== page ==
Stupid Investment of the Week
Commentary: Don't get burned by the claims made for this space heater
By Chuck Jaffe, MarketWatch
Last Update: 12:17 PM ET Nov 20, 2009
BOSTON (MarketWatch) -- Larry and Brenda of Pilgrimport, N.Y., were in the Real Deals Dollar Store in Lyons last week, looking for a way to cut their heating bills. They had brought along a newspaper ad, hoping to compare it to the bargain-basement deals in the dollar store.
Larry wanted to improve the household heating situation. Brenda wanted to get the job done with the right "look," which is why she was attracted to the Heat Surge Fireless Flame "miracle heater" with the "Amish mantle."
The couple didn't find a space heater in the dollar store, but no matter where they looked next, they'd be hard-pressed not to find something that works out better than the "Amish fireplace," an expensive way to get less than advertised, and today's pick for Stupid Investment of the Week.
Stupid Investment of the Week highlights the concerns and conditions that make an investment less than ideal for the average consumer, and is written in the hope that showcasing trouble in one situation will make it easier to sidestep problems elsewhere.
Obviously, a space heater that retails for 300 to 600 normally doesn't fall under the label "investment," but for cash-strapped consumers like Larry and Brenda, it represents a big outlay with the expectation of a return -- more comfort or lower electric bills -- that will never come. As such, it qualifies for this column.
The Amish mantle from Heat Surge has been around for several years, and it's hard to believe it hasn't gotten enough bad press to make sure everyone is aware of it, but Larry and Brenda are proof that its mass ad campaigns continue to leave an impression on consumers.
If you've missed the ads -- typically designed to look like newspaper articles -- they carry headlines like "Amish mantle and miracle invention help home heat bills hit rock bottom." Some of the ads have promised to give away these "miracle heaters" for free, although you only actually get them that way if you buy the surrounding mantle, which will set you back about 300.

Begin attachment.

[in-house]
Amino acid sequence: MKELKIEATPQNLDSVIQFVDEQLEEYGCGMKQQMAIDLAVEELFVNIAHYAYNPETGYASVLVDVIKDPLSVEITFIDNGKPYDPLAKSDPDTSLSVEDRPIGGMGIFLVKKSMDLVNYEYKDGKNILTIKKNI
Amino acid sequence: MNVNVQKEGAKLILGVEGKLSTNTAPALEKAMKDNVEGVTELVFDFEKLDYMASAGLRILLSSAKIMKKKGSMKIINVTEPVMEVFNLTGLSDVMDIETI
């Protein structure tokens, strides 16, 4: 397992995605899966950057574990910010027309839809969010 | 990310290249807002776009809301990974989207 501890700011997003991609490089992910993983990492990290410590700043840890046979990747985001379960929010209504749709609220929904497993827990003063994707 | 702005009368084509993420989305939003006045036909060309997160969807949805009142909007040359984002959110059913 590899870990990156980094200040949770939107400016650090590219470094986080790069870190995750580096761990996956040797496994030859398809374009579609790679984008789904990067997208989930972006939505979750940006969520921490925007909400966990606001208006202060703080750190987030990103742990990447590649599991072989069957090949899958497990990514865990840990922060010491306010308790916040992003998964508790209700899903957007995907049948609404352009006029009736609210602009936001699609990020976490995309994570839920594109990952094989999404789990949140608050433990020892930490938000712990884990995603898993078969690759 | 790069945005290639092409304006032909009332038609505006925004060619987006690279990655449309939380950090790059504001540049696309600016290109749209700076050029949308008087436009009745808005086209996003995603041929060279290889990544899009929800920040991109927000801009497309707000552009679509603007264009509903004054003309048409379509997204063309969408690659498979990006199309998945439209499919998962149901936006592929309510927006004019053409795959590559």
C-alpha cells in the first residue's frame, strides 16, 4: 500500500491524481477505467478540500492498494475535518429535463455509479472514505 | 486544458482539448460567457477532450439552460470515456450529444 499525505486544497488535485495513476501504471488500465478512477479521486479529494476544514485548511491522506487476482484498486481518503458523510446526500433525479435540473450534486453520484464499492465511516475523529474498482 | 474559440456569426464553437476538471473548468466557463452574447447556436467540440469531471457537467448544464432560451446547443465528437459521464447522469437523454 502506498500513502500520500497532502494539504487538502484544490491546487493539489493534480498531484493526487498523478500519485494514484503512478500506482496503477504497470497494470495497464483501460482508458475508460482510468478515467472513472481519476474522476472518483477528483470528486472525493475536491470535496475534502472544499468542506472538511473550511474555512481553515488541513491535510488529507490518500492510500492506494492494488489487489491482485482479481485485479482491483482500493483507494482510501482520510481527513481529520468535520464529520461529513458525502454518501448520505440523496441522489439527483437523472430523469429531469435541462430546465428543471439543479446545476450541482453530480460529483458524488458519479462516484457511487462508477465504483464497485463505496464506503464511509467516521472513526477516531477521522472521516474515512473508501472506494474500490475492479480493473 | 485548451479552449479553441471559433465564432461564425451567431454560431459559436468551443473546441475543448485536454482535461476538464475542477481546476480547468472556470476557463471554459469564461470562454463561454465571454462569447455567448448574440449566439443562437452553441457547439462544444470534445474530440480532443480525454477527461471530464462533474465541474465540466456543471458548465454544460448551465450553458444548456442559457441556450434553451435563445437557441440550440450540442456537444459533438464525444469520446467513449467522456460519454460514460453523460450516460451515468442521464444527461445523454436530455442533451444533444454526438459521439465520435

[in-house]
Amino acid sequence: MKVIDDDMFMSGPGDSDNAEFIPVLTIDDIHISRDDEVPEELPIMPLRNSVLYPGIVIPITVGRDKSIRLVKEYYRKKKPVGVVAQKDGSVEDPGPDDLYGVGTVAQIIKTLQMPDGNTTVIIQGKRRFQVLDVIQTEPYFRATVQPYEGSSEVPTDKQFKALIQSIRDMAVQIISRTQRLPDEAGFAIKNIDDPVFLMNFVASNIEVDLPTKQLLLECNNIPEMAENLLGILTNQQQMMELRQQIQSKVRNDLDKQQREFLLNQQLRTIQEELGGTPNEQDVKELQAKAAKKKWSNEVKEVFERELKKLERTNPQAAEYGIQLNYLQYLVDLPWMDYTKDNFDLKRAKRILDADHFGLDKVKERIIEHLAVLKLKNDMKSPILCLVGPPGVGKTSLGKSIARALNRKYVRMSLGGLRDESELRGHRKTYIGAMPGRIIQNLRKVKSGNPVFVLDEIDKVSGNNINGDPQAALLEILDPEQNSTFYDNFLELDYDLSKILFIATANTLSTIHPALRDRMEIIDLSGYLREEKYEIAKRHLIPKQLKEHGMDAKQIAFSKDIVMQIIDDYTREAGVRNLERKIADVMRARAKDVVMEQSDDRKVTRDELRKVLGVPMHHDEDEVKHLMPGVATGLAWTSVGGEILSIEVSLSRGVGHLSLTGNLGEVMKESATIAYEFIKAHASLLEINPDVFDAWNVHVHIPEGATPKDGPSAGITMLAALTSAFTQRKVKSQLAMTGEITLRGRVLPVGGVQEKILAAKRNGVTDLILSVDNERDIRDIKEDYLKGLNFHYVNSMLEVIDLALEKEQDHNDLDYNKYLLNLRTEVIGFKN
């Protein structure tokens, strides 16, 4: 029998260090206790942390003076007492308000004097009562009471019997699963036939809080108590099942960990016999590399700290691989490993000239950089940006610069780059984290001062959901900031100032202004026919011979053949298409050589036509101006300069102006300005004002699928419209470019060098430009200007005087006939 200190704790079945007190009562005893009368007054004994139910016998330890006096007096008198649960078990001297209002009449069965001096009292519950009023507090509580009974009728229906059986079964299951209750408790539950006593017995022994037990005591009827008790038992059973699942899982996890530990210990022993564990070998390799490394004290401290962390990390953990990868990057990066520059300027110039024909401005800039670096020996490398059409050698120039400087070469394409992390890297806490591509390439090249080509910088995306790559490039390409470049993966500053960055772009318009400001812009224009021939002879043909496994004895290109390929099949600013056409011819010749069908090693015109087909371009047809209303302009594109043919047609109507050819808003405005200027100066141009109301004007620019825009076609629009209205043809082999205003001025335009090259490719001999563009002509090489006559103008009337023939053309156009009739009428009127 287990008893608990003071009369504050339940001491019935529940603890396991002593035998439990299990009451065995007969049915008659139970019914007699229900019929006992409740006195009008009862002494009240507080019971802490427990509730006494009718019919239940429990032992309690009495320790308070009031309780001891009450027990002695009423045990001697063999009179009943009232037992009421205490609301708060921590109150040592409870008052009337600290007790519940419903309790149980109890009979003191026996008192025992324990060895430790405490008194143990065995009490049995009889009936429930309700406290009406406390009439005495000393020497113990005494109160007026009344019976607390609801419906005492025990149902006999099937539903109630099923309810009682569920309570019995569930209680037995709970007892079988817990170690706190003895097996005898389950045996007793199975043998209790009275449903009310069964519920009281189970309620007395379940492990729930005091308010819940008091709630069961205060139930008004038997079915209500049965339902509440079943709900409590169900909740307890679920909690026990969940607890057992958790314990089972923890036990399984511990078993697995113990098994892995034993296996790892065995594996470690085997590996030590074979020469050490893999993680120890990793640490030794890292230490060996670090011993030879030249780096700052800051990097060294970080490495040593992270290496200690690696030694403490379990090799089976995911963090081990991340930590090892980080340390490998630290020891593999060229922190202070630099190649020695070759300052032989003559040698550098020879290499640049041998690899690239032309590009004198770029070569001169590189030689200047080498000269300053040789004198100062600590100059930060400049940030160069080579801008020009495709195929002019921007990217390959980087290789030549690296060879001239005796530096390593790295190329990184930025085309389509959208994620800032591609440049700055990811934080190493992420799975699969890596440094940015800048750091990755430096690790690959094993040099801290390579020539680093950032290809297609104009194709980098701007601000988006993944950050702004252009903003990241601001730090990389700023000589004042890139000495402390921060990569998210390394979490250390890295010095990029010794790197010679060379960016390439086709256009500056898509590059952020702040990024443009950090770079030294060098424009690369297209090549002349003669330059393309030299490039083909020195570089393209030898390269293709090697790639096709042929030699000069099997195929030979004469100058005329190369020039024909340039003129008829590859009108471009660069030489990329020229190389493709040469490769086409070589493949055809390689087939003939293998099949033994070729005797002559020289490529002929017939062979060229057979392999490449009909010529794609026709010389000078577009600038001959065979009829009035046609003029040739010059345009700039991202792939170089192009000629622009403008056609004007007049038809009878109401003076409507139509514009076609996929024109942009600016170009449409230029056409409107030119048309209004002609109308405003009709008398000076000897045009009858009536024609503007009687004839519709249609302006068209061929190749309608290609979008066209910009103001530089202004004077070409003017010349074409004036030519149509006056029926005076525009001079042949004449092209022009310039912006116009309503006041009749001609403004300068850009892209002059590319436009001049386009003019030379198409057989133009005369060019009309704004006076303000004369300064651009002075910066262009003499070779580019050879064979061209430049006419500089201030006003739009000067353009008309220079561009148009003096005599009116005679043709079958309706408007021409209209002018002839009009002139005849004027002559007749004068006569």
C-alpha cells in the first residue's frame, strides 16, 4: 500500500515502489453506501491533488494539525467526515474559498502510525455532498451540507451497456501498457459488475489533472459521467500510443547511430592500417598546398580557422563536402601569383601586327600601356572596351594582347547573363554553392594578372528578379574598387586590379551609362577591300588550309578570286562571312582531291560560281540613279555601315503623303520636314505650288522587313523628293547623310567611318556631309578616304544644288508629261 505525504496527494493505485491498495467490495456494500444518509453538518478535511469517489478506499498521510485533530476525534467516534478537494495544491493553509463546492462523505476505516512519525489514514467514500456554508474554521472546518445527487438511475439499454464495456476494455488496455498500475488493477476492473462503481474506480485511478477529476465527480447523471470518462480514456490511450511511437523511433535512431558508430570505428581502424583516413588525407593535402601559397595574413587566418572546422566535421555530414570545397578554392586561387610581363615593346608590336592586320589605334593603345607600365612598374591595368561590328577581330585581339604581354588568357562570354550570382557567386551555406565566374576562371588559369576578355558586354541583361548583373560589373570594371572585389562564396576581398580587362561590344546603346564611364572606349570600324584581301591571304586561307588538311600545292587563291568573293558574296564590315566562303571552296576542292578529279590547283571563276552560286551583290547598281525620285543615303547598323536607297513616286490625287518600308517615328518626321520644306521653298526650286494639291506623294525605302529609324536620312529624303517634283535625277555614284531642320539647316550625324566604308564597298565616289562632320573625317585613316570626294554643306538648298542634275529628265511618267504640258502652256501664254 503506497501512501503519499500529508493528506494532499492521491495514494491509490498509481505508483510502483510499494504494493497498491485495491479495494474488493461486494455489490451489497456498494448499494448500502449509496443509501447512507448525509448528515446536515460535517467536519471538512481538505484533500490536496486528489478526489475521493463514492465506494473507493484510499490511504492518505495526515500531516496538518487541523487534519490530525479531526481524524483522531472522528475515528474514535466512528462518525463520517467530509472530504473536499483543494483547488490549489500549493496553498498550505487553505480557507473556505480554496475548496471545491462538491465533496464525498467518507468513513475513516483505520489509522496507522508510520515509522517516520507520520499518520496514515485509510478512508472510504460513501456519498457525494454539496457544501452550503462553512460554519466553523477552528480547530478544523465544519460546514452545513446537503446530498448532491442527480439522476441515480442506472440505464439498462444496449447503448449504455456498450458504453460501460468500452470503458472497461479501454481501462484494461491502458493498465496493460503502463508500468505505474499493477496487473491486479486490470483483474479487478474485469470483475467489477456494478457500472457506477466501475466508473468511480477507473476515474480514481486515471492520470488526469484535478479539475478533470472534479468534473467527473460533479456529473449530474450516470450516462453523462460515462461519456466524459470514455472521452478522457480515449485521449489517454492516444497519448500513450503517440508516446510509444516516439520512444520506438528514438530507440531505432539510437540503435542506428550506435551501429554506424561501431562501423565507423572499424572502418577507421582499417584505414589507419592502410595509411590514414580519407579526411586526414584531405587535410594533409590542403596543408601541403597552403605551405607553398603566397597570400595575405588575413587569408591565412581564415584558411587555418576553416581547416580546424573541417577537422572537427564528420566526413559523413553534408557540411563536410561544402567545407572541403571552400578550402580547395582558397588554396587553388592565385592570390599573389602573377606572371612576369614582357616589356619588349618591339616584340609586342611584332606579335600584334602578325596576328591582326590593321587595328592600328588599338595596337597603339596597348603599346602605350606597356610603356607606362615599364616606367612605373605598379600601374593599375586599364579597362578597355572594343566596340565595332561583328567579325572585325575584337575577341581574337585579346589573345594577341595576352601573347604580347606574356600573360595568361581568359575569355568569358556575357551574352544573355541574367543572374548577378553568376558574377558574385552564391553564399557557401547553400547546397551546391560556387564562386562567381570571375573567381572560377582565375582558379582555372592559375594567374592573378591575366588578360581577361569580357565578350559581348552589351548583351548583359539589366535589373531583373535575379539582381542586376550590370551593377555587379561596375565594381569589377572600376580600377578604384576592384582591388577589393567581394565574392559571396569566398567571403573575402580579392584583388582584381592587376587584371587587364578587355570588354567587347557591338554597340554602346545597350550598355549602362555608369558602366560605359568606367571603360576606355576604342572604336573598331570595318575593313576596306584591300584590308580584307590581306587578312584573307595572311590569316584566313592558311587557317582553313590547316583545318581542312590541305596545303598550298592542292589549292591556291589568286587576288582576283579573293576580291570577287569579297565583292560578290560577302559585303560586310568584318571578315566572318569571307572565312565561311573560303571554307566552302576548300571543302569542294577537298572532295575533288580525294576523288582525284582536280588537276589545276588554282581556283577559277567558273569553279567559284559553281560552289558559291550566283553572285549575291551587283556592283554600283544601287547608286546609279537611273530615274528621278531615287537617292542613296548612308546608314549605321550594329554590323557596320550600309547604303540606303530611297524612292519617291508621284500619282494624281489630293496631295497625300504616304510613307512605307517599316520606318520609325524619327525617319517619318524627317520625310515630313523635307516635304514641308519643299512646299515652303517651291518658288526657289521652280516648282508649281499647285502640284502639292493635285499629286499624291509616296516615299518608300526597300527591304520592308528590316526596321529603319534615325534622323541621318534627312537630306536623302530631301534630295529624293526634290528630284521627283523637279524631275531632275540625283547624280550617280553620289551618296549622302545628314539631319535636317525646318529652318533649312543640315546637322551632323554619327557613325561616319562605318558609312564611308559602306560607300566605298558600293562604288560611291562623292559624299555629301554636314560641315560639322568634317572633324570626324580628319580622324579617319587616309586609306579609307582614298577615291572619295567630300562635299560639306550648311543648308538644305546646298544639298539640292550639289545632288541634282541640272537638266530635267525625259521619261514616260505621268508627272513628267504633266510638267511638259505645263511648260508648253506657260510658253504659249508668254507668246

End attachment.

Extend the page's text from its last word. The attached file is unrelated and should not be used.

The device -- formally called a Roll-n-Glow Fireplace -- is a portable heater built to look like an actual fireplace. The "miracle" is the "fireless flame," which basically is a fake fireplace; it doesn't appear to be much different than the film-loop fireplaces that some community television stations use as a backdrop when they don't have fresh programming over the holidays. They're about as warm as those images, too.
You get the fireplace look without the flame, ashes, soot, smell, mess or chimney.
Don't believe the hype
If you're looking for some type of country, feel-good feeling from the Amish connection, you're stretching. Some Amish don't use electricity, so an electric heater made in China isn't too authentic; in fact, it's only the mantle that goes around the heating unit that is made by Amish craftsmen.
The product's claims, however, are the biggest issue.
They can be boiled down to this line in the ad: "Only uses about 9 cents electric an hour; so turn down your thermostat and never be cold again."
U.S. Department of Energy studies show that space heaters save money only when they heat one room at a time, so that you take the heater with you and keep the neighboring rooms chilly. The Amish heater does roll, but it's a lot clunkier than most portable heaters; plus, that fake fireplace might look a bit goofy standing in the middle of the kitchen or laundry room when you need to warm those areas up.
Moreover, electric costs per hour vary not only by the setting you put the heater on, but also based on the electric rates where you live.
And then there's the claim that the Amish Fireplace produces "an amazing 5,119 BTU."
If you remember high-school science classes, you might recall that BTUs (British Thermal Units, a measure of heat created by burning any material) are standard. If you have a 1,500-watt heater -- the wattage of the Roll-n-Glow -- it's going to be capable of producing 5,119 BTU. That's also the BTU capability of the 35 space heater you can get on sale at local hardware stores, at big-box office-supply stores or anywhere heaters are sold. There is no type of heater that can miraculously convert 1,500 watts into more than 5,119 BTUs.
The heater does get the "Good Housekeeping Seal of Approval," but that doesn't mean as much as consumers might think. Basically, it means that a product is what it says it is; there's no judgment about "miracles" or the level of "amazement" a consumer will feel, but rather that the promises and directions are correct.
In the end, there may be a family argument to be had with Brenda and Larry, where she likes the idea of a fake fireplace instead of just a heater. That means the Amish fireplace is more decorating option than heating alternative. But it's hard to believe that a chilly consumer won't be happier giving up the Roll-n-Glow and buying a much cheaper, smaller, less-decorative space heater that can do the job just as well.